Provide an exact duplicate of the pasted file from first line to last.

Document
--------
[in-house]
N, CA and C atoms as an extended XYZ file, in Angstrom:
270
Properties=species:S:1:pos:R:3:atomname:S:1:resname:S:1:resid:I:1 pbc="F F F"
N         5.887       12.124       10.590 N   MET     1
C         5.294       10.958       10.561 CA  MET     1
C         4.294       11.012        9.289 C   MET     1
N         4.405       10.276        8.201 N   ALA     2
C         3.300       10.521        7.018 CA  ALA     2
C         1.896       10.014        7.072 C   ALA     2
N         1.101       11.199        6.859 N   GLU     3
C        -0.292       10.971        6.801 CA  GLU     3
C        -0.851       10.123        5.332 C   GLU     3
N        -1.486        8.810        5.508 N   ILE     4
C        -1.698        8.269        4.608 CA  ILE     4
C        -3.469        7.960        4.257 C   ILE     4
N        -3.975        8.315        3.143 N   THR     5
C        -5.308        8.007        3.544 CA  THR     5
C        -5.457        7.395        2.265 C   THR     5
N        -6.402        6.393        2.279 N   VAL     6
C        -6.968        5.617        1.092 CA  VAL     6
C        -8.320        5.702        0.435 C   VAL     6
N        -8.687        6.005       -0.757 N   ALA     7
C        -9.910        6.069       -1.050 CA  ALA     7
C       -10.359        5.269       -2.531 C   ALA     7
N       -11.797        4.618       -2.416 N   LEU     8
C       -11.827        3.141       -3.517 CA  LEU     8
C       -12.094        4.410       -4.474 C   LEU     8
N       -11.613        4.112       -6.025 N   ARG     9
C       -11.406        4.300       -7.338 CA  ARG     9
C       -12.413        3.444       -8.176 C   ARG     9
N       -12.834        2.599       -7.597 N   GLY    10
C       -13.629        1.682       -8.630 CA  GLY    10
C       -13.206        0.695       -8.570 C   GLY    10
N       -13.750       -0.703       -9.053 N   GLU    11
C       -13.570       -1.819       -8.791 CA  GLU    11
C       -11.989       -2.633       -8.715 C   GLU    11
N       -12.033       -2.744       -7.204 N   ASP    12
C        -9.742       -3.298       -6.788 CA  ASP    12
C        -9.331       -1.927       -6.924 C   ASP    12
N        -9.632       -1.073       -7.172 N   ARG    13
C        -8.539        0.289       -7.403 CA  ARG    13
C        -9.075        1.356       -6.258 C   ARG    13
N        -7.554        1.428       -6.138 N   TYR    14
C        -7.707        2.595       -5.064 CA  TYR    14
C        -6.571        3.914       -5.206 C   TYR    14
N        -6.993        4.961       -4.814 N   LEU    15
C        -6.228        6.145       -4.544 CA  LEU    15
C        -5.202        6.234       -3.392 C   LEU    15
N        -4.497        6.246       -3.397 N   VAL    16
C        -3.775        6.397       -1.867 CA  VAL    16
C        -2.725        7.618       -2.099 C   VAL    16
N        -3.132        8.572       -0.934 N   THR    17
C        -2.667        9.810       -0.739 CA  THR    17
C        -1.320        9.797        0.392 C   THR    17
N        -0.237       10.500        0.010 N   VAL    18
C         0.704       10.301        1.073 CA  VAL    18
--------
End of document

[in-house]
N, CA and C atoms as an extended XYZ file, in Angstrom:
270
Properties=species:S:1:pos:R:3:atomname:S:1:resname:S:1:resid:I:1 pbc="F F F"
N         5.887       12.124       10.590 N   MET     1
C         5.294       10.958       10.561 CA  MET     1
C         4.294       11.012        9.289 C   MET     1
N         4.405       10.276        8.201 N   ALA     2
C         3.300       10.521        7.018 CA  ALA     2
C         1.896       10.014        7.072 C   ALA     2
N         1.101       11.199        6.859 N   GLU     3
C        -0.292       10.971        6.801 CA  GLU     3
C        -0.851       10.123        5.332 C   GLU     3
N        -1.486        8.810        5.508 N   ILE     4
C        -1.698        8.269        4.608 CA  ILE     4
C        -3.469        7.960        4.257 C   ILE     4
N        -3.975        8.315        3.143 N   THR     5
C        -5.308        8.007        3.544 CA  THR     5
C        -5.457        7.395        2.265 C   THR     5
N        -6.402        6.393        2.279 N   VAL     6
C        -6.968        5.617        1.092 CA  VAL     6
C        -8.320        5.702        0.435 C   VAL     6
N        -8.687        6.005       -0.757 N   ALA     7
C        -9.910        6.069       -1.050 CA  ALA     7
C       -10.359        5.269       -2.531 C   ALA     7
N       -11.797        4.618       -2.416 N   LEU     8
C       -11.827        3.141       -3.517 CA  LEU     8
C       -12.094        4.410       -4.474 C   LEU     8
N       -11.613        4.112       -6.025 N   ARG     9
C       -11.406        4.300       -7.338 CA  ARG     9
C       -12.413        3.444       -8.176 C   ARG     9
N       -12.834        2.599       -7.597 N   GLY    10
C       -13.629        1.682       -8.630 CA  GLY    10
C       -13.206        0.695       -8.570 C   GLY    10
N       -13.750       -0.703       -9.053 N   GLU    11
C       -13.570       -1.819       -8.791 CA  GLU    11
C       -11.989       -2.633       -8.715 C   GLU    11
N       -12.033       -2.744       -7.204 N   ASP    12
C        -9.742       -3.298       -6.788 CA  ASP    12
C        -9.331       -1.927       -6.924 C   ASP    12
N        -9.632       -1.073       -7.172 N   ARG    13
C        -8.539        0.289       -7.403 CA  ARG    13
C        -9.075        1.356       -6.258 C   ARG    13
N        -7.554        1.428       -6.138 N   TYR    14
C        -7.707        2.595       -5.064 CA  TYR    14
C        -6.571        3.914       -5.206 C   TYR    14
N        -6.993        4.961       -4.814 N   LEU    15
C        -6.228        6.145       -4.544 CA  LEU    15
C        -5.202        6.234       -3.392 C   LEU    15
N        -4.497        6.246       -3.397 N   VAL    16
C        -3.775        6.397       -1.867 CA  VAL    16
C        -2.725        7.618       -2.099 C   VAL    16
N        -3.132        8.572       -0.934 N   THR    17
C        -2.667        9.810       -0.739 CA  THR    17
C        -1.320        9.797        0.392 C   THR    17
N        -0.237       10.500        0.010 N   VAL    18
C         0.704       10.301        1.073 CA  VAL    18